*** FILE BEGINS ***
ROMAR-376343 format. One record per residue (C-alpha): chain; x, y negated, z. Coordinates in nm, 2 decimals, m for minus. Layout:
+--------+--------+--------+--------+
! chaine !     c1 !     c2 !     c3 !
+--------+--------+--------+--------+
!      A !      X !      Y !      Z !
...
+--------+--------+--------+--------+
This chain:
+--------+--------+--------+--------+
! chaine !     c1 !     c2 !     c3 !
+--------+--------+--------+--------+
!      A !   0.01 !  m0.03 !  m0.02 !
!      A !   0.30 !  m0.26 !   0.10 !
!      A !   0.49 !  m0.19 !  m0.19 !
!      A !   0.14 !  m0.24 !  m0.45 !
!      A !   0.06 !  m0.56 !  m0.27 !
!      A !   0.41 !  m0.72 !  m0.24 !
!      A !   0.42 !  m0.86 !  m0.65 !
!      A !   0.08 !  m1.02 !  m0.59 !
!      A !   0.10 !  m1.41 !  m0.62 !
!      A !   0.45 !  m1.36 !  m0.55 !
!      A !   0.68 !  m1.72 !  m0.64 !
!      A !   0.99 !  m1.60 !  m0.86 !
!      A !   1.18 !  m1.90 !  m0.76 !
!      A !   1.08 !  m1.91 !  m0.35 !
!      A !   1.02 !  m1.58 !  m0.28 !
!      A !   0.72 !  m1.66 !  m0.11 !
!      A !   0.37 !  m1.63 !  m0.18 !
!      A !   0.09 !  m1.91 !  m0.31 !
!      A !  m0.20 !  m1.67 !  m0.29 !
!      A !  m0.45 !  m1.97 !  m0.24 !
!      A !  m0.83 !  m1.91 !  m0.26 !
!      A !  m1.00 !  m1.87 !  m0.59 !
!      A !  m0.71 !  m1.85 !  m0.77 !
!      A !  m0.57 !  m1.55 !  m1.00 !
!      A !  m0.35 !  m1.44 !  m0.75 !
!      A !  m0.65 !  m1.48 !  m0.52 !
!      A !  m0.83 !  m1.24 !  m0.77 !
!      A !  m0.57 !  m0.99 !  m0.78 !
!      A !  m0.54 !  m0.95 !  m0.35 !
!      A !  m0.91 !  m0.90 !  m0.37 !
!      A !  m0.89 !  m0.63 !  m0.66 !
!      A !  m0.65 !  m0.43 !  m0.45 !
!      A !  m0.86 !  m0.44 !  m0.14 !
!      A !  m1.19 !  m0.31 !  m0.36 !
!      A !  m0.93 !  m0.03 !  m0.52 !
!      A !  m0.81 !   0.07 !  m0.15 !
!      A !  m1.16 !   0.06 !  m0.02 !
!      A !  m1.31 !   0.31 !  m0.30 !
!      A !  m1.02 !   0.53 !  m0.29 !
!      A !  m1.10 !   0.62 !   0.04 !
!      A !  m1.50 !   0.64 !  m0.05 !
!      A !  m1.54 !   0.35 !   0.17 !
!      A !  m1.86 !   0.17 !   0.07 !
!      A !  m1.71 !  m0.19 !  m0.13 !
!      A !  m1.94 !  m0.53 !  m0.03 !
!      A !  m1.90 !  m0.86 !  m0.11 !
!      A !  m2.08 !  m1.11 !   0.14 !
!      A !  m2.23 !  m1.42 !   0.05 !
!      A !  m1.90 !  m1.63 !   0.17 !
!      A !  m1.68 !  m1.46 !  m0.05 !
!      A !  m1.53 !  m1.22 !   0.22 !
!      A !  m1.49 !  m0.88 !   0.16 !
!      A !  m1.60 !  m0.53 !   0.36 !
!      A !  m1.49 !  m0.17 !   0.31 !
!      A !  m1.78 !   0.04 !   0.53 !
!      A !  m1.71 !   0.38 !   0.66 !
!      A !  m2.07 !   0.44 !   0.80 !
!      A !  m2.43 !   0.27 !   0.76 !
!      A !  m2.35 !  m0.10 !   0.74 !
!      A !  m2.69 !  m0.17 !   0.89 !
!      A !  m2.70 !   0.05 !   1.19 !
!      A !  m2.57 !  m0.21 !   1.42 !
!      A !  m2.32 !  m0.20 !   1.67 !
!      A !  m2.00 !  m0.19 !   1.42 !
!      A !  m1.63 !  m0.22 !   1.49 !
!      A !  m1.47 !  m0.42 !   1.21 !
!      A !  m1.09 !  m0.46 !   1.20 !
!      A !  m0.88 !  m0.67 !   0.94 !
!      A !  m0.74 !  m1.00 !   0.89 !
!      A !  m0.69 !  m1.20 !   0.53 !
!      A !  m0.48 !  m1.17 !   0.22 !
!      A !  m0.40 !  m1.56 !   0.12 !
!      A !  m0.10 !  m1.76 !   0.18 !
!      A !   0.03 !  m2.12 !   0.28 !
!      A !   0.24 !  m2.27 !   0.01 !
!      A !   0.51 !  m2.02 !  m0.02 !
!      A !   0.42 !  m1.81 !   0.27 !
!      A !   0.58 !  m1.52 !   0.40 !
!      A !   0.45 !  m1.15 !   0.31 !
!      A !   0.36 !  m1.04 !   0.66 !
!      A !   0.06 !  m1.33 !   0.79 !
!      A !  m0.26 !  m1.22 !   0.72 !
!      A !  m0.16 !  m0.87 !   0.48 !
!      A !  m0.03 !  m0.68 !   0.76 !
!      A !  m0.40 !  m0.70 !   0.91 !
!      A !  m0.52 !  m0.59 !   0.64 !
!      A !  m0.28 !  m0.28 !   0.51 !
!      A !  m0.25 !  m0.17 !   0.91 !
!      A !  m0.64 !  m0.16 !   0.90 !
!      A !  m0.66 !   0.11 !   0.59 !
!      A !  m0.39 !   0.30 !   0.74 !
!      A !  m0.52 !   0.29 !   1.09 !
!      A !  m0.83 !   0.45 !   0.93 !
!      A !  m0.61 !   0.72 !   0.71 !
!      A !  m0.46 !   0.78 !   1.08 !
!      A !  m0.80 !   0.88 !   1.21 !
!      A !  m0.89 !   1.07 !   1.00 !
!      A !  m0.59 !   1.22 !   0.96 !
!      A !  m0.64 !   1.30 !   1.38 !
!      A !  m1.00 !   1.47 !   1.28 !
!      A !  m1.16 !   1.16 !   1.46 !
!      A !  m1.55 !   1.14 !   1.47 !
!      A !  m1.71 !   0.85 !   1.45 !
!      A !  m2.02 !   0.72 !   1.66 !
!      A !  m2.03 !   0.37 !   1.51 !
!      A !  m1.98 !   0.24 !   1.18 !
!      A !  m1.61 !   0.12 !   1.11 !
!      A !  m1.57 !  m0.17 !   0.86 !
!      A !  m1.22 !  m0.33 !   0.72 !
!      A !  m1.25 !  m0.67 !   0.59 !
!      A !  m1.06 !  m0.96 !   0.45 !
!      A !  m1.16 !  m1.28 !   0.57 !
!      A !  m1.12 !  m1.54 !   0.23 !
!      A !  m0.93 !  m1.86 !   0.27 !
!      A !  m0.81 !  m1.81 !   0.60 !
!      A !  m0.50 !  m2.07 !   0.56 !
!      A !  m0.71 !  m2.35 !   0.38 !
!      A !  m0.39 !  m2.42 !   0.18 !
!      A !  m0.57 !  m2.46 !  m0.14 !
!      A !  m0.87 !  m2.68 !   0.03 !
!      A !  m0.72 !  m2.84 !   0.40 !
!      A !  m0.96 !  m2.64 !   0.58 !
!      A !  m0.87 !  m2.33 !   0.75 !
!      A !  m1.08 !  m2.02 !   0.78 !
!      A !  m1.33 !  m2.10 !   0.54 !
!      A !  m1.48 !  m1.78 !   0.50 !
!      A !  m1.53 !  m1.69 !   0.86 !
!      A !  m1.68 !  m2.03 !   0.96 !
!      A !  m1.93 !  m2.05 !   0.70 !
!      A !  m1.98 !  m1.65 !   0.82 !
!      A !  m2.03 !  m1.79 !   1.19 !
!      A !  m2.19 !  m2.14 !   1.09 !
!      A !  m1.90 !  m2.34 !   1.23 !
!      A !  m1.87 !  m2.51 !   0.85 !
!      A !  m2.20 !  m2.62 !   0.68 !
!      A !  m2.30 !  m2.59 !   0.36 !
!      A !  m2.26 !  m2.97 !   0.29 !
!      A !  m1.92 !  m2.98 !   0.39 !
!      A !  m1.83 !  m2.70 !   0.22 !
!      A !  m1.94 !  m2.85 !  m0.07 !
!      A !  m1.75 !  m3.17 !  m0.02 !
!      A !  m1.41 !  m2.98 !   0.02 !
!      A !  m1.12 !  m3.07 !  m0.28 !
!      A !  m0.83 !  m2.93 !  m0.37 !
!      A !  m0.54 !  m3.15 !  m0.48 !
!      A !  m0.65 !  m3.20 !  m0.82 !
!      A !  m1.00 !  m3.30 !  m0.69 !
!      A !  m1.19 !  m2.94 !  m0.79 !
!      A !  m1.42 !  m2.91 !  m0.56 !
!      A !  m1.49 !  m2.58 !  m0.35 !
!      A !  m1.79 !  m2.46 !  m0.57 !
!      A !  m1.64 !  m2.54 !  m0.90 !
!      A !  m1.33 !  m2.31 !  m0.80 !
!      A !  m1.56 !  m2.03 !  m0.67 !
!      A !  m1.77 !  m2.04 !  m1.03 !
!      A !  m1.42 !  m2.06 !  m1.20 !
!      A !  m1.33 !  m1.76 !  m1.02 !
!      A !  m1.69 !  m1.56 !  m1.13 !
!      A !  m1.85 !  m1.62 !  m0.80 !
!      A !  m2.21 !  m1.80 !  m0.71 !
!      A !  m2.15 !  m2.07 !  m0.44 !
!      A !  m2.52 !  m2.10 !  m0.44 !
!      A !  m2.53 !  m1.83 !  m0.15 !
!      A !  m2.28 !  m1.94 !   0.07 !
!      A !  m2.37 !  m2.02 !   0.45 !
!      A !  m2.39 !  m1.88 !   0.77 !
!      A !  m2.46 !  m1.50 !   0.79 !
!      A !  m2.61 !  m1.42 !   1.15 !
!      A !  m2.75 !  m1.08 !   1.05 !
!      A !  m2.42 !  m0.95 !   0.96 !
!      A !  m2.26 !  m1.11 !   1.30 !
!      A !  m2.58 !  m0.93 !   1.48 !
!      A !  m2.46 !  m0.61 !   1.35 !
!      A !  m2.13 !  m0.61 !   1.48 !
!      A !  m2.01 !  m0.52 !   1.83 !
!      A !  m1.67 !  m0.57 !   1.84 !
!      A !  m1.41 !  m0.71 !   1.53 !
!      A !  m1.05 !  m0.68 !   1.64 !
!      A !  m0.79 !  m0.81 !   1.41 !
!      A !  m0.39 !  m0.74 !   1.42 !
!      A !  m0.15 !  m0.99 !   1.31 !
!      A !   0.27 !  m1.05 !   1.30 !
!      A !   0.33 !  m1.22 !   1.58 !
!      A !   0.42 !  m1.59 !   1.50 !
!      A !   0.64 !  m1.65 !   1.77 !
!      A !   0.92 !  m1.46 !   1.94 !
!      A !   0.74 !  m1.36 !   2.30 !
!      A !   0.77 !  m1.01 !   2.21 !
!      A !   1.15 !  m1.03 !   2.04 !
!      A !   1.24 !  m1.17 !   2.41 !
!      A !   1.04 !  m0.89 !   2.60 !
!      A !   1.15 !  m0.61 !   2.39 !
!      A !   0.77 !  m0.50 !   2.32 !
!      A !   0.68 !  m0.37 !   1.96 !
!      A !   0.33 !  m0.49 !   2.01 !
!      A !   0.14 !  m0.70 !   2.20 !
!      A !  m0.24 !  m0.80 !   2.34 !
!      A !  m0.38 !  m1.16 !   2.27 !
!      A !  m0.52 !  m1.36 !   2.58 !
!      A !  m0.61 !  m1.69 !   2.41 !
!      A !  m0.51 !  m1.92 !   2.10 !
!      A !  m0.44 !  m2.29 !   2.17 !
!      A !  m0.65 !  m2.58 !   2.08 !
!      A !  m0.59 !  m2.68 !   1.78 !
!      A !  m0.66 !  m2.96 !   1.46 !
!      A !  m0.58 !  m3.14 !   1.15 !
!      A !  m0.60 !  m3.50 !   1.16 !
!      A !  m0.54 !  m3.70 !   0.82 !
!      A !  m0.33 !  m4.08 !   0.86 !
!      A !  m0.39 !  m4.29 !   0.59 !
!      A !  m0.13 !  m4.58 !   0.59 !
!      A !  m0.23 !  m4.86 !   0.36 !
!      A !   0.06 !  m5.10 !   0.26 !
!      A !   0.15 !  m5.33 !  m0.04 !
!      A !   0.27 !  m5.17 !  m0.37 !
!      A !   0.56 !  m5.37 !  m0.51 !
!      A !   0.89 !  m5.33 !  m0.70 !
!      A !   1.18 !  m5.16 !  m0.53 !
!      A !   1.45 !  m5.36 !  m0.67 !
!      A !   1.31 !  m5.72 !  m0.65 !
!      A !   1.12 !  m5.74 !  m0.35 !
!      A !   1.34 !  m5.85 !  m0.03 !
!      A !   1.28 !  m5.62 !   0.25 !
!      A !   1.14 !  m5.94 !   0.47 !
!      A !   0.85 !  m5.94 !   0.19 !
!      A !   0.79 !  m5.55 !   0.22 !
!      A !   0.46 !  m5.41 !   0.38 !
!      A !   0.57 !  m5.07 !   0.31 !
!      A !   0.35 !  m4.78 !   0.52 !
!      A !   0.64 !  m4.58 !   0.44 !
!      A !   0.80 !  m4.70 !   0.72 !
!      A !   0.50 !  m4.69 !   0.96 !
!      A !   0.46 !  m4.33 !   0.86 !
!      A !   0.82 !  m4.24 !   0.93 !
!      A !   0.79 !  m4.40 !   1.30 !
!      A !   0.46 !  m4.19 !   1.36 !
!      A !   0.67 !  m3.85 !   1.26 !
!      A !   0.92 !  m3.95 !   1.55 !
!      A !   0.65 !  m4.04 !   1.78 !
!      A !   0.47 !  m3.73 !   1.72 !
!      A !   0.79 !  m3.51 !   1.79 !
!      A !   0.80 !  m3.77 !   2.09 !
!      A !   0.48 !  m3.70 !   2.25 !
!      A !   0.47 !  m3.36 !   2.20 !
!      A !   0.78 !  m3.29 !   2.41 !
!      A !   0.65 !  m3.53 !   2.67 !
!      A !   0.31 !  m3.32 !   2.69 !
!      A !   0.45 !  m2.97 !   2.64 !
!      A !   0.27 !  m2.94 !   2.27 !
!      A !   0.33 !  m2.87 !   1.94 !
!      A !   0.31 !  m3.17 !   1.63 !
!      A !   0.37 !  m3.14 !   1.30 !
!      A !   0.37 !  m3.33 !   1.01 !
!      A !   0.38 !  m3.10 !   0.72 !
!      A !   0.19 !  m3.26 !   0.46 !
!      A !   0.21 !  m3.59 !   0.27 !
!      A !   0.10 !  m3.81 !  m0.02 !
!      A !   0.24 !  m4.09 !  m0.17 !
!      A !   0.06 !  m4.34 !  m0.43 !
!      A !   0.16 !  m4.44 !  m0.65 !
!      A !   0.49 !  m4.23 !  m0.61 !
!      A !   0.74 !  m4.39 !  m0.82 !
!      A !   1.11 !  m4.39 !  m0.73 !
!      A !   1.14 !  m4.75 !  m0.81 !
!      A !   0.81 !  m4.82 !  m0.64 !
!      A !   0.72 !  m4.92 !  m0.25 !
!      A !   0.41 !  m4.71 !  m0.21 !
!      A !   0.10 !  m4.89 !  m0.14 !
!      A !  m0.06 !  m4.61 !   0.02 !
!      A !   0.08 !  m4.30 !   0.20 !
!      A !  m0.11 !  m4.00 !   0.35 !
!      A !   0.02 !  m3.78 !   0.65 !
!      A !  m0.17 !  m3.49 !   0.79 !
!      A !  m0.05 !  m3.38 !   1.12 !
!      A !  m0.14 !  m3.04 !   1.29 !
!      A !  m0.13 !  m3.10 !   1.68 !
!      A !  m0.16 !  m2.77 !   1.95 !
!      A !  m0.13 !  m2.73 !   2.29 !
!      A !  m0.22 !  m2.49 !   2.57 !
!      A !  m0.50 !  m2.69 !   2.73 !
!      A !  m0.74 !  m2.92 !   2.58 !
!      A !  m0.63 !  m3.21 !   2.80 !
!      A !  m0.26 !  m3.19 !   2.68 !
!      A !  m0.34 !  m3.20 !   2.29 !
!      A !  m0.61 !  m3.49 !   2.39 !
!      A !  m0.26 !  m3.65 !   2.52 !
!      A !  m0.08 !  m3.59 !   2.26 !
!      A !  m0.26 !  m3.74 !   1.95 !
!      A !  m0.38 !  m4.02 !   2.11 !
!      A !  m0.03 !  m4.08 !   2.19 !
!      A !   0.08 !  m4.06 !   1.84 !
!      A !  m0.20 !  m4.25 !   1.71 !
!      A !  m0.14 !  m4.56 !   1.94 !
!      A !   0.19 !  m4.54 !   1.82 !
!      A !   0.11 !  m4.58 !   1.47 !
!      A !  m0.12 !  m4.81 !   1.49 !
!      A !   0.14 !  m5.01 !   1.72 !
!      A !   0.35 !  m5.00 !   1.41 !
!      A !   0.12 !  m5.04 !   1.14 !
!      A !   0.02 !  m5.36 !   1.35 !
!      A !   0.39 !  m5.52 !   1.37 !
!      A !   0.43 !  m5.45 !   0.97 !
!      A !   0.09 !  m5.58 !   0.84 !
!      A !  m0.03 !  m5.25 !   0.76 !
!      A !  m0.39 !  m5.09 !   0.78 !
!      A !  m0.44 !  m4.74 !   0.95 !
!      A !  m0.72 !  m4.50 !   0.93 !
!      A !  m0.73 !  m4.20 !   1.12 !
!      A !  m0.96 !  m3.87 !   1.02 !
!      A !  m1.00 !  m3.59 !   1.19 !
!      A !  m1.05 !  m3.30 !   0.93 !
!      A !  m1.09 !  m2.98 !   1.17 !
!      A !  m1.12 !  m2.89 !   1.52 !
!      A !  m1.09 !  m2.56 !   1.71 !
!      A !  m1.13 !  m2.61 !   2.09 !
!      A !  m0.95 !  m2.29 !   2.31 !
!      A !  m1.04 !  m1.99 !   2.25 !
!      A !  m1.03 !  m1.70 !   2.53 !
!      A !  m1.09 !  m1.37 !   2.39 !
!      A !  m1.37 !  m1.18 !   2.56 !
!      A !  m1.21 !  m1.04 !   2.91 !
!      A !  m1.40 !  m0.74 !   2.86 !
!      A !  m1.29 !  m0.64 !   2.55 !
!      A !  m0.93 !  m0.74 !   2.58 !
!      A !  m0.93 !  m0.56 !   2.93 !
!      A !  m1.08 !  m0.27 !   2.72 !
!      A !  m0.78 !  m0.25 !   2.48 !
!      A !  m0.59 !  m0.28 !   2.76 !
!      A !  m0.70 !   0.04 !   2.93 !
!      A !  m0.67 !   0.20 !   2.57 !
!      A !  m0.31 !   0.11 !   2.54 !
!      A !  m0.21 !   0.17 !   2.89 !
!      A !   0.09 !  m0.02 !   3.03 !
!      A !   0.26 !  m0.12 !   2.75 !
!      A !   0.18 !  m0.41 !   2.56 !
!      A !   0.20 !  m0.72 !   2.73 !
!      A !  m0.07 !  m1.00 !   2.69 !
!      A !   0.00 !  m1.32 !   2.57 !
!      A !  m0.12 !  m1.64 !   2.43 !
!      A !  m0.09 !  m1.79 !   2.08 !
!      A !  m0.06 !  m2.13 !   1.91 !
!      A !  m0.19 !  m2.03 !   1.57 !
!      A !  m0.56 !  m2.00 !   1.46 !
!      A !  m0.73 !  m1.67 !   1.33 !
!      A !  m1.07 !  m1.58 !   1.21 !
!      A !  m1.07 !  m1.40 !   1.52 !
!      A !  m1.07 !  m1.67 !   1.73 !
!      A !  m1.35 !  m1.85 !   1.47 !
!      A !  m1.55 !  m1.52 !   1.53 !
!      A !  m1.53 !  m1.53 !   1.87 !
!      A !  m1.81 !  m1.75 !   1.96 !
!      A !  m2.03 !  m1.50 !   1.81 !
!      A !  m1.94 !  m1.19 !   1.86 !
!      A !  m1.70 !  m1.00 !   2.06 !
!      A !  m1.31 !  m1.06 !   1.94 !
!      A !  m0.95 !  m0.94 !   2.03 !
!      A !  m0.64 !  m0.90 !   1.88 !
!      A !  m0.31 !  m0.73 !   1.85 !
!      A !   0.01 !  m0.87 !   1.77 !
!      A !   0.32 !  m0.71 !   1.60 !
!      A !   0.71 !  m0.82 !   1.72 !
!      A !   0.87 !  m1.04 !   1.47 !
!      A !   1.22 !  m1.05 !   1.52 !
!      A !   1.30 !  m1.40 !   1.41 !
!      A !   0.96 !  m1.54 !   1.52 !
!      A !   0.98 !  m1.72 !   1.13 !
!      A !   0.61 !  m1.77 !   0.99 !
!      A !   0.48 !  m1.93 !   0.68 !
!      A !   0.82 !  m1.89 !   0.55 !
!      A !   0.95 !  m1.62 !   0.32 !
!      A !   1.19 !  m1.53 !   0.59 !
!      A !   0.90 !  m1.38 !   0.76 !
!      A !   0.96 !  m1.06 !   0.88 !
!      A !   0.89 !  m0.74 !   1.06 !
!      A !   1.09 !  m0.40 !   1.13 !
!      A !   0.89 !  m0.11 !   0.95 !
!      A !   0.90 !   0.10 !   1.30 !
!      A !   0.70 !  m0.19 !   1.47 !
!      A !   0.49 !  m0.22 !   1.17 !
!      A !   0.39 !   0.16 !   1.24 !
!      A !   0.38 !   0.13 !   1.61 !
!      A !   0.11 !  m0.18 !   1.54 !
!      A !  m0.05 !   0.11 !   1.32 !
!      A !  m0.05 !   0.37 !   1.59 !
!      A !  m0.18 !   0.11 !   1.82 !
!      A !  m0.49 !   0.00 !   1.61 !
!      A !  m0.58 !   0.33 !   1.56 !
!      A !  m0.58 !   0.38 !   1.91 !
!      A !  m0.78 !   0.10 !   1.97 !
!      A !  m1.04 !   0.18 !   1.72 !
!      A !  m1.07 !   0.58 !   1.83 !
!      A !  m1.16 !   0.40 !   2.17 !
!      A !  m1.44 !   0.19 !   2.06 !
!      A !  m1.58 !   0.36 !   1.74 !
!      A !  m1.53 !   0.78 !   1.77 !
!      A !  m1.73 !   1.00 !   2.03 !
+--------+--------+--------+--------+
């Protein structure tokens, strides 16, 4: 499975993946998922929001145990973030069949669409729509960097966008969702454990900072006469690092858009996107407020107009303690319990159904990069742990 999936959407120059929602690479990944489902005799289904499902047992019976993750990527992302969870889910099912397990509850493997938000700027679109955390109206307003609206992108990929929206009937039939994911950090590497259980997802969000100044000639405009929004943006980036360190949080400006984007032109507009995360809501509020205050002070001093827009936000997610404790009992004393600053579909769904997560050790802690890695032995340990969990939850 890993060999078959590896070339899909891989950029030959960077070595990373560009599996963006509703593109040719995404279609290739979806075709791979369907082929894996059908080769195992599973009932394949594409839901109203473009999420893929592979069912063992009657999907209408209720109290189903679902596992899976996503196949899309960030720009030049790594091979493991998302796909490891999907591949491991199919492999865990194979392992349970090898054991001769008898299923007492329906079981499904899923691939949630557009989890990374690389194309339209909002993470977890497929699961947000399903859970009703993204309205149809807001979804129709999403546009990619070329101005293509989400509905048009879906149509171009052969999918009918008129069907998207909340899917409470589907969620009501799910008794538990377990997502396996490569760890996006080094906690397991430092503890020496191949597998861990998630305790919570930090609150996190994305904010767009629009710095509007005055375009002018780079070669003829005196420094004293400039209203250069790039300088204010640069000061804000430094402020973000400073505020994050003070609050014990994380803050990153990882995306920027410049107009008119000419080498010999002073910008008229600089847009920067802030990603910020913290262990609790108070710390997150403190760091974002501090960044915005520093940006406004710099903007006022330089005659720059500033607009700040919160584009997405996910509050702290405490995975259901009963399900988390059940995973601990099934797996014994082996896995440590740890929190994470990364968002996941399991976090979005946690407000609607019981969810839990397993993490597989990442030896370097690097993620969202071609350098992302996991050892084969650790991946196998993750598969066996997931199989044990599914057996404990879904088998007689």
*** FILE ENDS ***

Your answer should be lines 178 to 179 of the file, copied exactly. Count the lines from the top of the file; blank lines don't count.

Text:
!      A !  m2.46 !  m1.50 !   0.79 !
!      A !  m2.61 !  m1.42 !   1.15 !